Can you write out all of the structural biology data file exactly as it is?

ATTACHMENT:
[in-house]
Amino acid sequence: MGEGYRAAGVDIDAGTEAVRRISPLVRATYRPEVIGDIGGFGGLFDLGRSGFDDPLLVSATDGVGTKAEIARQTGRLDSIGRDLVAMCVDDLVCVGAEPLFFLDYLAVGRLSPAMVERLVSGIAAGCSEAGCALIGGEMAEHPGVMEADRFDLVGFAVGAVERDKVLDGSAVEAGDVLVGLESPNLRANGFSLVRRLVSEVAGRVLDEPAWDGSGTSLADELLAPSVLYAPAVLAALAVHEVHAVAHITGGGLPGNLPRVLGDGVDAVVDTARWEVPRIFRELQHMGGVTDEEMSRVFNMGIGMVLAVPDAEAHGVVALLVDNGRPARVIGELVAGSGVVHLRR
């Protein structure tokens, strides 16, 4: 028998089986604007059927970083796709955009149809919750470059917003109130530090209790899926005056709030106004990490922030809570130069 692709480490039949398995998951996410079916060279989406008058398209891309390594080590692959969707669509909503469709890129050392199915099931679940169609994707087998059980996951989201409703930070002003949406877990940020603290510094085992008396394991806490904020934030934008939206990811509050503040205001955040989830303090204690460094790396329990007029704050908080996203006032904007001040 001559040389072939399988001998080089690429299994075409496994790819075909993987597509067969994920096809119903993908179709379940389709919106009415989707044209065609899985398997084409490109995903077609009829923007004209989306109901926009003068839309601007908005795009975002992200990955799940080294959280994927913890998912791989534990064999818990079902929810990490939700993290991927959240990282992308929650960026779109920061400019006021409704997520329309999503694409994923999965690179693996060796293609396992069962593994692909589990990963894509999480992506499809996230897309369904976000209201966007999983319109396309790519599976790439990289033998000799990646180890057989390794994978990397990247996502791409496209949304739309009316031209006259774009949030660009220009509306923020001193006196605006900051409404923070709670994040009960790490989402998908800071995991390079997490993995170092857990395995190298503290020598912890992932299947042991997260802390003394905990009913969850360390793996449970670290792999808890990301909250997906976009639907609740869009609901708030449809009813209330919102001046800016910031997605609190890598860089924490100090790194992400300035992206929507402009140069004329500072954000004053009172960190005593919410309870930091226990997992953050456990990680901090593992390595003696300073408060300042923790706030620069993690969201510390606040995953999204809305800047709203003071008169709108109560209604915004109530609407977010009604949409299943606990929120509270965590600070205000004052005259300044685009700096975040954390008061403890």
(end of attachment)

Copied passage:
[in-house]
Amino acid sequence: MGEGYRAAGVDIDAGTEAVRRISPLVRATYRPEVIGDIGGFGGLFDLGRSGFDDPLLVSATDGVGTKAEIARQTGRLDSIGRDLVAMCVDDLVCVGAEPLFFLDYLAVGRLSPAMVERLVSGIAAGCSEAGCALIGGEMAEHPGVMEADRFDLVGFAVGAVERDKVLDGSAVEAGDVLVGLESPNLRANGFSLVRRLVSEVAGRVLDEPAWDGSGTSLADELLAPSVLYAPAVLAALAVHEVHAVAHITGGGLPGNLPRVLGDGVDAVVDTARWEVPRIFRELQHMGGVTDEEMSRVFNMGIGMVLAVPDAEAHGVVALLVDNGRPARVIGELVAGSGVVHLRR
């Protein structure tokens, strides 16, 4: 028998089986604007059927970083796709955009149809919750470059917003109130530090209790899926005056709030106004990490922030809570130069 692709480490039949398995998951996410079916060279989406008058398209891309390594080590692959969707669509909503469709890129050392199915099931679940169609994707087998059980996951989201409703930070002003949406877990940020603290510094085992008396394991806490904020934030934008939206990811509050503040205001955040989830303090204690460094790396329990007029704050908080996203006032904007001040 001559040389072939399988001998080089690429299994075409496994790819075909993987597509067969994920096809119903993908179709379940389709919106009415989707044209065609899985398997084409490109995903077609009829923007004209989306109901926009003068839309601007908005795009975002992200990955799940080294959280994927913890998912791989534990064999818990079902929810990490939700993290991927959240990282992308929650960026779109920061400019006021409704997520329309999503694409994923999965690179693996060796293609396992069962593994692909589990990963894509999480992506499809996230897309369904976000209201966007999983319109396309790519599976790439990289033998000799990646180890057989390794994978990397990247996502791409496209949304739309009316031209006259774009949030660009220009509306923020001193006196605006900051409404923070709670994040009960790490989402998908800071995991390079997490993995170092857990395995190298503290020598912890992932299947042991997260802390003394905990009913969850360390793996449970670290792999808890990301909250997906976009639907609740869009609901708030449809009813209330919102001046800016910031997605609190890598860089924490100090790194992400300035992206929507402009140069004329500072954000004053009172960190005593919410309870930091226990997992953050456990990680901090593992390595003696300073408060300042923790706030620069993690969201510390606040995953999204809305800047709203003071008169709108109560209604915004109530609407977010009604949409299943606990929120509270965590600070205000004052005259300044685009700096975040954390008061403890």